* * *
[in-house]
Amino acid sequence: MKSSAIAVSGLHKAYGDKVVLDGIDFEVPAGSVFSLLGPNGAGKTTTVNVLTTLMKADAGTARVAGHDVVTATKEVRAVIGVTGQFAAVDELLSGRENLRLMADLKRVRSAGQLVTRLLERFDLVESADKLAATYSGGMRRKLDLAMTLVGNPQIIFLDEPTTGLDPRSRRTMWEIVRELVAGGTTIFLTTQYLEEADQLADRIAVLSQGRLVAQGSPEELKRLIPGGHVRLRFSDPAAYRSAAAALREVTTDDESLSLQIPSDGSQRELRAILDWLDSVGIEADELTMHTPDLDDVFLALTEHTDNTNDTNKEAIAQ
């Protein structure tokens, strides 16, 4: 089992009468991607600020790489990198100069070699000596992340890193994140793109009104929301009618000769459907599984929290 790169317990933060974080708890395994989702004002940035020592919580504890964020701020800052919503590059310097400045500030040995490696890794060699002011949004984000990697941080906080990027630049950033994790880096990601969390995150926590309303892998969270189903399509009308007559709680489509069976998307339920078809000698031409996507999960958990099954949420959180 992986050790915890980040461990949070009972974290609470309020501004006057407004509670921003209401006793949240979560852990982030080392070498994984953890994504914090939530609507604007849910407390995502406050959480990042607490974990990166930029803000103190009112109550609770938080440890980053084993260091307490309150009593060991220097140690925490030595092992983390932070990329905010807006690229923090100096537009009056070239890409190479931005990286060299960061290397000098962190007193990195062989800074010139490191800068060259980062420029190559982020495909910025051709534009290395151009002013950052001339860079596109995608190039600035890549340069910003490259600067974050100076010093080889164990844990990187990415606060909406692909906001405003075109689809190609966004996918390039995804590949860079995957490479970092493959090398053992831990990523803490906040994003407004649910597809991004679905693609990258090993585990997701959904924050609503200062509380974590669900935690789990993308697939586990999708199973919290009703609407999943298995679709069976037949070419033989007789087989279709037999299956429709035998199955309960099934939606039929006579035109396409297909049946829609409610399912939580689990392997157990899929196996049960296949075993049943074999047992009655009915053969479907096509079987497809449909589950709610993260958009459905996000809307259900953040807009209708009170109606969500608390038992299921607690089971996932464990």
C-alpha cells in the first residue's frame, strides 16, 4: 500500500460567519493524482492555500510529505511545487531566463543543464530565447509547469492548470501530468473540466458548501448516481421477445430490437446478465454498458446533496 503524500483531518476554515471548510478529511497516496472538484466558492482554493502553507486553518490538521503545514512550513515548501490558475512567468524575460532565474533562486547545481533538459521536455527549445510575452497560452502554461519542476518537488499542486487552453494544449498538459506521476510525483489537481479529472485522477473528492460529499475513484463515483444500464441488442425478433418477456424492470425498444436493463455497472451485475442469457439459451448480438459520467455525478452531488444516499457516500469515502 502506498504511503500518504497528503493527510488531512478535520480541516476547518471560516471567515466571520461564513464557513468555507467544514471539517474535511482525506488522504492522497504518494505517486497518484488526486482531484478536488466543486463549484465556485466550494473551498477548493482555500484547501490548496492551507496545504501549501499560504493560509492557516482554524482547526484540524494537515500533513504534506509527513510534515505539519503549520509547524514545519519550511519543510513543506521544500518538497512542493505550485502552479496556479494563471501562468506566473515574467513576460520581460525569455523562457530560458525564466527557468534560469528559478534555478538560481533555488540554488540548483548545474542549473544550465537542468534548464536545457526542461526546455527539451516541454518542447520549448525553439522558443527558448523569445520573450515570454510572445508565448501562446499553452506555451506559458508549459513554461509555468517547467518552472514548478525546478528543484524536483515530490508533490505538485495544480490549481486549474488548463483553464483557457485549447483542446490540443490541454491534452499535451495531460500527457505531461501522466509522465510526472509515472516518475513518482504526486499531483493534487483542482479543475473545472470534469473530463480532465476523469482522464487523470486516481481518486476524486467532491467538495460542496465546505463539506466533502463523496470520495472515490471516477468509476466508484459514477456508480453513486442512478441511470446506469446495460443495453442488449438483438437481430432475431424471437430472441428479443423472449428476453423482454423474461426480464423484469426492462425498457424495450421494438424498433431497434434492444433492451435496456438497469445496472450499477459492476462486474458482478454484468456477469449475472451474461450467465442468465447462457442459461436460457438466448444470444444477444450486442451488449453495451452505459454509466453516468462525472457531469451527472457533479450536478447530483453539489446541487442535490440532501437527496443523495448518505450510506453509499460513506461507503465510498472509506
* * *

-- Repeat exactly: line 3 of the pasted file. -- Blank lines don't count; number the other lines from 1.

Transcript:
């Protein structure tokens, strides 16, 4: 089992009468991607600020790489990198100069070699000596992340890193994140793109009104929301009618000769459907599984929290 790169317990933060974080708890395994989702004002940035020592919580504890964020701020800052919503590059310097400045500030040995490696890794060699002011949004984000990697941080906080990027630049950033994790880096990601969390995150926590309303892998969270189903399509009308007559709680489509069976998307339920078809000698031409996507999960958990099954949420959180 992986050790915890980040461990949070009972974290609470309020501004006057407004509670921003209401006793949240979560852990982030080392070498994984953890994504914090939530609507604007849910407390995502406050959480990042607490974990990166930029803000103190009112109550609770938080440890980053084993260091307490309150009593060991220097140690925490030595092992983390932070990329905010807006690229923090100096537009009056070239890409190479931005990286060299960061290397000098962190007193990195062989800074010139490191800068060259980062420029190559982020495909910025051709534009290395151009002013950052001339860079596109995608190039600035890549340069910003490259600067974050100076010093080889164990844990990187990415606060909406692909906001405003075109689809190609966004996918390039995804590949860079995957490479970092493959090398053992831990990523803490906040994003407004649910597809991004679905693609990258090993585990997701959904924050609503200062509380974590669900935690789990993308697939586990999708199973919290009703609407999943298995679709069976037949070419033989007789087989279709037999299956429709035998199955309960099934939606039929006579035109396409297909049946829609409610399912939580689990392997157990899929196996049960296949075993049943074999047992009655009915053969479907096509079987497809449909589950709610993260958009459905996000809307259900953040807009209708009170109606969500608390038992299921607690089971996932464990």